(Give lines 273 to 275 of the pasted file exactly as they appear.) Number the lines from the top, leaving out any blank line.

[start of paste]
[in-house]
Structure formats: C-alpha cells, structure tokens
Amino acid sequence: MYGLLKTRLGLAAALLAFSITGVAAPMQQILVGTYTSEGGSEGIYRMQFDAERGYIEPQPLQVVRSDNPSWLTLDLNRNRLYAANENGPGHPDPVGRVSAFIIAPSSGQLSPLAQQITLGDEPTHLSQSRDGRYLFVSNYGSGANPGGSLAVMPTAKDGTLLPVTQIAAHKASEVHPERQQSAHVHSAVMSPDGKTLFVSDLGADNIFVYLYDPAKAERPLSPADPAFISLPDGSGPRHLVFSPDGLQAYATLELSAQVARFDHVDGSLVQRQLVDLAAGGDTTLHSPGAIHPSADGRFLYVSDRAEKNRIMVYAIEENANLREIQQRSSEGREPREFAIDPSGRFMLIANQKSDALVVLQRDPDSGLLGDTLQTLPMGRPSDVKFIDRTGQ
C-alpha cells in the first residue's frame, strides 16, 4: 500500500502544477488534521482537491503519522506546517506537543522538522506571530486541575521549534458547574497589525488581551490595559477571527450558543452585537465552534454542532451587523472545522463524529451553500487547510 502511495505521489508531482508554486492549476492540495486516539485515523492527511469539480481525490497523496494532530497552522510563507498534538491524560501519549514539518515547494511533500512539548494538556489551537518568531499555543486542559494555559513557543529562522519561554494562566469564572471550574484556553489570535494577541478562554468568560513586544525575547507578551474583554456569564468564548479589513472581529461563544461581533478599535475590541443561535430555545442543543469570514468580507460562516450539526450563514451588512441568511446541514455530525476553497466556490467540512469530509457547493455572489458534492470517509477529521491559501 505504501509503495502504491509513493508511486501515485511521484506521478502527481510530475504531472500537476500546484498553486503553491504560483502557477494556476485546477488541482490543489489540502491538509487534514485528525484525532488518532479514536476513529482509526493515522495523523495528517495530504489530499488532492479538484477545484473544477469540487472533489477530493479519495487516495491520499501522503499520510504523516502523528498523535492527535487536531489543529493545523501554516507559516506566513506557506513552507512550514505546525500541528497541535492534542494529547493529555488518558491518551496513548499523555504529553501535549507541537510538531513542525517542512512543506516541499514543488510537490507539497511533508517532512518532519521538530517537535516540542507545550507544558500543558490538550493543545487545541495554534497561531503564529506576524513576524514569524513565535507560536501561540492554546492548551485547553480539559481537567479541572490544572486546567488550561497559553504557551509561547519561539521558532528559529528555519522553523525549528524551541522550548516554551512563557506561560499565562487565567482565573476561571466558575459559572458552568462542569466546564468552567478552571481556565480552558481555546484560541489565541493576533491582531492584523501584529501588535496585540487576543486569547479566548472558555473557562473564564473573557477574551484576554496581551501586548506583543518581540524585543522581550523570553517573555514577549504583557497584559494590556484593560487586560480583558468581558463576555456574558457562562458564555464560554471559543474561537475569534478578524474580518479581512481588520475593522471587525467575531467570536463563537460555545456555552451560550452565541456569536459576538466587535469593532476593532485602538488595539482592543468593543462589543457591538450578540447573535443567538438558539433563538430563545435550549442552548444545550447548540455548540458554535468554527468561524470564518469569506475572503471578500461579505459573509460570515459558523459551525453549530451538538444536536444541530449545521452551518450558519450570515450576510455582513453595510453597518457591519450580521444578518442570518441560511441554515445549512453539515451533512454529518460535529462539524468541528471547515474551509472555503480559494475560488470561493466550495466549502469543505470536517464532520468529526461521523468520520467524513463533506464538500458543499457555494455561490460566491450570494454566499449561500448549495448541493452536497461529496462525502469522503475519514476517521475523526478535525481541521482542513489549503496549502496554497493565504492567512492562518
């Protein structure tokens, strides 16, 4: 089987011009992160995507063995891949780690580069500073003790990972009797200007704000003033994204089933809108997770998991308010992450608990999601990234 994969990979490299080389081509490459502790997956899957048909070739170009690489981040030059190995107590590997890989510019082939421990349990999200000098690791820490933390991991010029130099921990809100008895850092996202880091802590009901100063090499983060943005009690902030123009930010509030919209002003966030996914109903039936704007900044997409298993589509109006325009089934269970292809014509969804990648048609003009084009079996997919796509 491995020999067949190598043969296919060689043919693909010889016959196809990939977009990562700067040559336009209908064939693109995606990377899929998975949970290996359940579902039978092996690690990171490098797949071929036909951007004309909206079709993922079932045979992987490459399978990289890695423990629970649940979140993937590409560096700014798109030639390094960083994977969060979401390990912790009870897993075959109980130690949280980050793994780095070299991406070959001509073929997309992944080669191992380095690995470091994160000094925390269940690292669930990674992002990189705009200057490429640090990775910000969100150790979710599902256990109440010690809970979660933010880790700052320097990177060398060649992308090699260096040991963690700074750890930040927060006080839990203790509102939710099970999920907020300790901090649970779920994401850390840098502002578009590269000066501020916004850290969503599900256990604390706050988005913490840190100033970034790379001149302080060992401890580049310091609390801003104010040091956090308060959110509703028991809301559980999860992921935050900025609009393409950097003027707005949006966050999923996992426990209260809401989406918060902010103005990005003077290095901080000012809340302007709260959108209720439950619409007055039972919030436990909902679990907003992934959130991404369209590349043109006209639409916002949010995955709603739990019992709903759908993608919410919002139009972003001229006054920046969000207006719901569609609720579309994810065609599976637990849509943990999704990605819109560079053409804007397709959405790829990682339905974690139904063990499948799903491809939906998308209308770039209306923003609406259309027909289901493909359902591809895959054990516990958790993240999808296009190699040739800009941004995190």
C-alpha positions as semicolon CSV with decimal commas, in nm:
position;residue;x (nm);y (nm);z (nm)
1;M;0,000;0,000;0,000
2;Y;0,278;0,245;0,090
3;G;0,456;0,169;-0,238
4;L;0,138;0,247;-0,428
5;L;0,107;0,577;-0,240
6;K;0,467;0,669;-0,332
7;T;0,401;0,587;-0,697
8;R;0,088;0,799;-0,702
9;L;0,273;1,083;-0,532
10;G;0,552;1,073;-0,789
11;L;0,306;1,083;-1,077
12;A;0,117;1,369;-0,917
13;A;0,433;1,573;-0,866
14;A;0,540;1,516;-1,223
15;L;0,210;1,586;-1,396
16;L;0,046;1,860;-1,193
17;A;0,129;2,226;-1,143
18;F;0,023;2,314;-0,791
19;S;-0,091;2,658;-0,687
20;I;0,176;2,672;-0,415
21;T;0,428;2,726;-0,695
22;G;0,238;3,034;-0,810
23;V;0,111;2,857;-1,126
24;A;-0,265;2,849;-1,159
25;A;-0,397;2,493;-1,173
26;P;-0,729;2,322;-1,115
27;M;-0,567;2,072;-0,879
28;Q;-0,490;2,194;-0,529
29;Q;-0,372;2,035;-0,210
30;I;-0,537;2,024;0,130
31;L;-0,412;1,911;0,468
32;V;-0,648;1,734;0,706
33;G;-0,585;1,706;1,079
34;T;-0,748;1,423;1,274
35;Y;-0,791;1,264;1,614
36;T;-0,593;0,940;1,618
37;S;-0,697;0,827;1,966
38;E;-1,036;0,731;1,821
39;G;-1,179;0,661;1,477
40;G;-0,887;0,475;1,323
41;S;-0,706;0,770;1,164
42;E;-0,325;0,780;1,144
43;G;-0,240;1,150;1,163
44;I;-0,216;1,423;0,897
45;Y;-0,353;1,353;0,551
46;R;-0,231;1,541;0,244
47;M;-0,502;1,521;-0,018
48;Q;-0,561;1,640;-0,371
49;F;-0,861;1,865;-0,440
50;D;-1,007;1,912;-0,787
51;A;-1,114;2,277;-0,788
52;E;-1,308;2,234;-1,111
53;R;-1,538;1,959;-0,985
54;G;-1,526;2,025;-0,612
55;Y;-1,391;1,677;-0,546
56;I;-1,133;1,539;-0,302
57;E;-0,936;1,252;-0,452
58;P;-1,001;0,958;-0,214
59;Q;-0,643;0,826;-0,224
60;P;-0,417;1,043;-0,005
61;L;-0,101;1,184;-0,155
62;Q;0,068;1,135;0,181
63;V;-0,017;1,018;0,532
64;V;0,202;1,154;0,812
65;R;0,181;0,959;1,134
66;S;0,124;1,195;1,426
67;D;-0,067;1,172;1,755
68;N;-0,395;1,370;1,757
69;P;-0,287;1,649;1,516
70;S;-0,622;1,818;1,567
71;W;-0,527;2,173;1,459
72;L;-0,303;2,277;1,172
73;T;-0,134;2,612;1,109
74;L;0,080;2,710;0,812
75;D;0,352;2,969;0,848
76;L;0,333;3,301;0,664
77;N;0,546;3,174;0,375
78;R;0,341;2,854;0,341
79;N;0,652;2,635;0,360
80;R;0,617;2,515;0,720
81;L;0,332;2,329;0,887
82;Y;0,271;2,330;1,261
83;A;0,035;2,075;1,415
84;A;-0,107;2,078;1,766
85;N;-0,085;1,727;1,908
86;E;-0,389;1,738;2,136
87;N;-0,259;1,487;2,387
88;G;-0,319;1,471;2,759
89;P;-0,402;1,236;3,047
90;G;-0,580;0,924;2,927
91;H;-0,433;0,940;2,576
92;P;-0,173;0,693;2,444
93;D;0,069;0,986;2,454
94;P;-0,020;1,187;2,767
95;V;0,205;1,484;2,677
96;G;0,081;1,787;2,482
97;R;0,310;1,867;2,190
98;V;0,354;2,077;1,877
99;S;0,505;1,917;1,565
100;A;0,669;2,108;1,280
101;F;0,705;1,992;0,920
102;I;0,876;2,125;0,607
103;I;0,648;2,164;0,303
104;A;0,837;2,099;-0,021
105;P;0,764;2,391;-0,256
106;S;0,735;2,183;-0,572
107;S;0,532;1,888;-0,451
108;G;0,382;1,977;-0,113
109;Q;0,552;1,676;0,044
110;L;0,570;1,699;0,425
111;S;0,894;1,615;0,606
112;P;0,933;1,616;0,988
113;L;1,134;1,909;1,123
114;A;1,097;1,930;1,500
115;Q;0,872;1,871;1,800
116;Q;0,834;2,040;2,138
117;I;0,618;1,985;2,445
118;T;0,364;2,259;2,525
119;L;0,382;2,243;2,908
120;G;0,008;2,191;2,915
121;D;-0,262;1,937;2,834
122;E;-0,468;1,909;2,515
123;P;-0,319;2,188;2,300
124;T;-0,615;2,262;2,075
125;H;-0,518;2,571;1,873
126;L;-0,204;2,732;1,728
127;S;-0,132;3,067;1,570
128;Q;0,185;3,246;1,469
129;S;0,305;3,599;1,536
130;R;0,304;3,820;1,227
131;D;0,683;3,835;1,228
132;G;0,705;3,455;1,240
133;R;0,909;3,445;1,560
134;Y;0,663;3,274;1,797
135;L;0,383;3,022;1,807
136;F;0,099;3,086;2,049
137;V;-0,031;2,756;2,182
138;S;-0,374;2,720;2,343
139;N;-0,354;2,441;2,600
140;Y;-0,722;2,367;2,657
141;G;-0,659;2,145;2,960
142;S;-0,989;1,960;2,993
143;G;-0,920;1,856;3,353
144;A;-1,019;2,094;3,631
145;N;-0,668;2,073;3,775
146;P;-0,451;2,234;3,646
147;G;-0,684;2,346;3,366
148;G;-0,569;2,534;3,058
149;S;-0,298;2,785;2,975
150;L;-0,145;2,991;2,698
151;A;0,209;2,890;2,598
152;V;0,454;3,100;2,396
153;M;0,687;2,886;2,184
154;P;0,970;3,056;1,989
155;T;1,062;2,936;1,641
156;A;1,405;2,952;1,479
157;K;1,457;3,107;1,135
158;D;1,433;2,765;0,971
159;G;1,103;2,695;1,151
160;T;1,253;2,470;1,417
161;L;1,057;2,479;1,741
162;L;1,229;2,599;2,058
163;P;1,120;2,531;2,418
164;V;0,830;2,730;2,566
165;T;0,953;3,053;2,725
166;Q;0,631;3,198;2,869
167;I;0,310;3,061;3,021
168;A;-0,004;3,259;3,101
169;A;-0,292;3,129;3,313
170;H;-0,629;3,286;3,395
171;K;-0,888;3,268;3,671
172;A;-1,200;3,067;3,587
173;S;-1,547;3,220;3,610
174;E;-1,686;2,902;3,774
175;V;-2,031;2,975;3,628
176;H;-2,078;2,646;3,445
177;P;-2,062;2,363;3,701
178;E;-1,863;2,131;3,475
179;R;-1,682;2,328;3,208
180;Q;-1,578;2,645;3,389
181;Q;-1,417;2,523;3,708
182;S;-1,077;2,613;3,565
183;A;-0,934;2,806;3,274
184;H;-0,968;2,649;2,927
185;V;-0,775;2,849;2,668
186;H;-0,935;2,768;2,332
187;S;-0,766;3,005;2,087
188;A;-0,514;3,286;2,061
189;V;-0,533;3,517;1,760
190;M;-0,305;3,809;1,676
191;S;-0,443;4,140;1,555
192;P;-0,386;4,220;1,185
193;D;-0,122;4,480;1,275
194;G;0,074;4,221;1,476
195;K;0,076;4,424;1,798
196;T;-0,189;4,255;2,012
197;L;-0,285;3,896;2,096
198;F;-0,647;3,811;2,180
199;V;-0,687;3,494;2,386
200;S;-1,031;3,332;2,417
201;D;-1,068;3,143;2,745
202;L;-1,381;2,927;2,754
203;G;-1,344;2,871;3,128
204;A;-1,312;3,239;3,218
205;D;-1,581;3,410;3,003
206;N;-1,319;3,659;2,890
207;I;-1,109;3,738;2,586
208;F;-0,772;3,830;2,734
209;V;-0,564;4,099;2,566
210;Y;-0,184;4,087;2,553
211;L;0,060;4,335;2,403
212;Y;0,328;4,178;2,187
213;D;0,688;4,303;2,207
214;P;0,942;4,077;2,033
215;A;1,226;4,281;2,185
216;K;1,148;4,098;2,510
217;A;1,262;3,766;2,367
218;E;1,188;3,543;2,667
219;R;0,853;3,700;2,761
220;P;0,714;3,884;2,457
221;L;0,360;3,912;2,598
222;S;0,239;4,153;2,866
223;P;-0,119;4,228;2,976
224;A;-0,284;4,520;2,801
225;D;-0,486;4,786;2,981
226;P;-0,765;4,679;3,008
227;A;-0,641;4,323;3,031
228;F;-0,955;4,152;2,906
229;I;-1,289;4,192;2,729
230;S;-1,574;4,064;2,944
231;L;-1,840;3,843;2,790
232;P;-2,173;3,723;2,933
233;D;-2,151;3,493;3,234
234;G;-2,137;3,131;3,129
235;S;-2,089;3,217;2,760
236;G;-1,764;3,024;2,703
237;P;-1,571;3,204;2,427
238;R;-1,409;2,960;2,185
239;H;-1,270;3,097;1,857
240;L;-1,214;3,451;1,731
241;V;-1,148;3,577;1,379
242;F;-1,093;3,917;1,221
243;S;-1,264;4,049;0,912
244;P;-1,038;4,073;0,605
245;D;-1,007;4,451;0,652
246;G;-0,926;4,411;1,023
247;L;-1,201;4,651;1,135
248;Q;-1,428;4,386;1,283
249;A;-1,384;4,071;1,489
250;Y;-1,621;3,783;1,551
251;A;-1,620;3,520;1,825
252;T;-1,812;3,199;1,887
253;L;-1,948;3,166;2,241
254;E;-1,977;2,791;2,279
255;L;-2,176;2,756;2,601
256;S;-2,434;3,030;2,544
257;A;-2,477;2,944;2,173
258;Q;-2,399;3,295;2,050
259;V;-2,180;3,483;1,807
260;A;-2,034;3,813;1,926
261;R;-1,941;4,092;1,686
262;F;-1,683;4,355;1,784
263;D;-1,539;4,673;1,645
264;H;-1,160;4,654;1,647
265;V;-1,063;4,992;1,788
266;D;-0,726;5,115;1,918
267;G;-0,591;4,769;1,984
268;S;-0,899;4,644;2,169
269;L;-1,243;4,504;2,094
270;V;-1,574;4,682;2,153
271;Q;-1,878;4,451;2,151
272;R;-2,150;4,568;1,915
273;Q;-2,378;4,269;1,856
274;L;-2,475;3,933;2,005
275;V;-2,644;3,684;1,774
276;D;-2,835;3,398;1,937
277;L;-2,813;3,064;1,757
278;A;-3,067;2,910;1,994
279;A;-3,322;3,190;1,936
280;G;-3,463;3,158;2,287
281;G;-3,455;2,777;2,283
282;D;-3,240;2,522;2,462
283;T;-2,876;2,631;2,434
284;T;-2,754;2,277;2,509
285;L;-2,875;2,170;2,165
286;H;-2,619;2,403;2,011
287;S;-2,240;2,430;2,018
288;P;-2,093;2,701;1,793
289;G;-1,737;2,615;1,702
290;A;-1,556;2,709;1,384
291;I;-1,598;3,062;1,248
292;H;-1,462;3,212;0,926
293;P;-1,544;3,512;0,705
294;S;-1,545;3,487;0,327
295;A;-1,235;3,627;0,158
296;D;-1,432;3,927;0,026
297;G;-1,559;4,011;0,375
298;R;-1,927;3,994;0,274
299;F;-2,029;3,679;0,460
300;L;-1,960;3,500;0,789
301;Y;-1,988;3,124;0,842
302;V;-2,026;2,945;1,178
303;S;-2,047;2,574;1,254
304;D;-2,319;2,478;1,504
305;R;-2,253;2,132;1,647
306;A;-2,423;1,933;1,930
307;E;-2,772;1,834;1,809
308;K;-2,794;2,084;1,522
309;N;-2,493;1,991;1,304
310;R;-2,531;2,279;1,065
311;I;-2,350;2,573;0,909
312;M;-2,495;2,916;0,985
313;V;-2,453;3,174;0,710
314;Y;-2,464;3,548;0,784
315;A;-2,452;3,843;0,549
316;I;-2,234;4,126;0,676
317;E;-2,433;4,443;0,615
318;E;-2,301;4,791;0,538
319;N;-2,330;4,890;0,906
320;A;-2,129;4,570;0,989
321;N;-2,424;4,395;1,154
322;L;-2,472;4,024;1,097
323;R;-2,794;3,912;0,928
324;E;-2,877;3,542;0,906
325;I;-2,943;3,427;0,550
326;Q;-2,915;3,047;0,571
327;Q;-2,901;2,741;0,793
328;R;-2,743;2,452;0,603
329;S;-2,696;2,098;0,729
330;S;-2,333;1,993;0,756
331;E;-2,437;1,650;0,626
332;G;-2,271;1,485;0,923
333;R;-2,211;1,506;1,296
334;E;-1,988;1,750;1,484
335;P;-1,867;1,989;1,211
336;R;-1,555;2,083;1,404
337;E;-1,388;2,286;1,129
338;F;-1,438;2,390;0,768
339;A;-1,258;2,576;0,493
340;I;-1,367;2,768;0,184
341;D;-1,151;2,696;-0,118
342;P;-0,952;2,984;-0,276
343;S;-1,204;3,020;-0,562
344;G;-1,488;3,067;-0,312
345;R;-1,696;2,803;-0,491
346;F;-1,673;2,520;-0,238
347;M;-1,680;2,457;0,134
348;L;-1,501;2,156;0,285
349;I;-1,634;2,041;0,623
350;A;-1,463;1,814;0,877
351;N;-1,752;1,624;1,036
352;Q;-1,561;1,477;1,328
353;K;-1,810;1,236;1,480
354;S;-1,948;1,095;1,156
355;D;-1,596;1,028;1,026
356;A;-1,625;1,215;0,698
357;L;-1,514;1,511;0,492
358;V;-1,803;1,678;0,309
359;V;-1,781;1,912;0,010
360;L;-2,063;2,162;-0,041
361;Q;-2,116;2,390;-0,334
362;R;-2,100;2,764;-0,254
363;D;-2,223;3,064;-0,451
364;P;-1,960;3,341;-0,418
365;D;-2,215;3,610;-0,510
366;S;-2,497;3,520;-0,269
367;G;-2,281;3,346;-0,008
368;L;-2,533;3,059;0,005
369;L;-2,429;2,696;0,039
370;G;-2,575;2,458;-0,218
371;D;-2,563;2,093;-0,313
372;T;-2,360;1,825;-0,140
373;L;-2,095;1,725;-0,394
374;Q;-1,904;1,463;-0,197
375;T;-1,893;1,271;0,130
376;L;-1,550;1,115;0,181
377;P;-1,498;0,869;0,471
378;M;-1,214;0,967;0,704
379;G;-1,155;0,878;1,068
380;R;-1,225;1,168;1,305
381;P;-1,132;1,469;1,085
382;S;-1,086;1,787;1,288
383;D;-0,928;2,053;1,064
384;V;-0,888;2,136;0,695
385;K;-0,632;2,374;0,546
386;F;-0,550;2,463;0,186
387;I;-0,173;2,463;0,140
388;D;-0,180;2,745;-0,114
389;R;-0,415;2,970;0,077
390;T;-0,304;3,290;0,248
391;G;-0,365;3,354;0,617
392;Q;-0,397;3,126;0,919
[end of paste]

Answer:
266;D;-0,726;5,115;1,918
267;G;-0,591;4,769;1,984
268;S;-0,899;4,644;2,169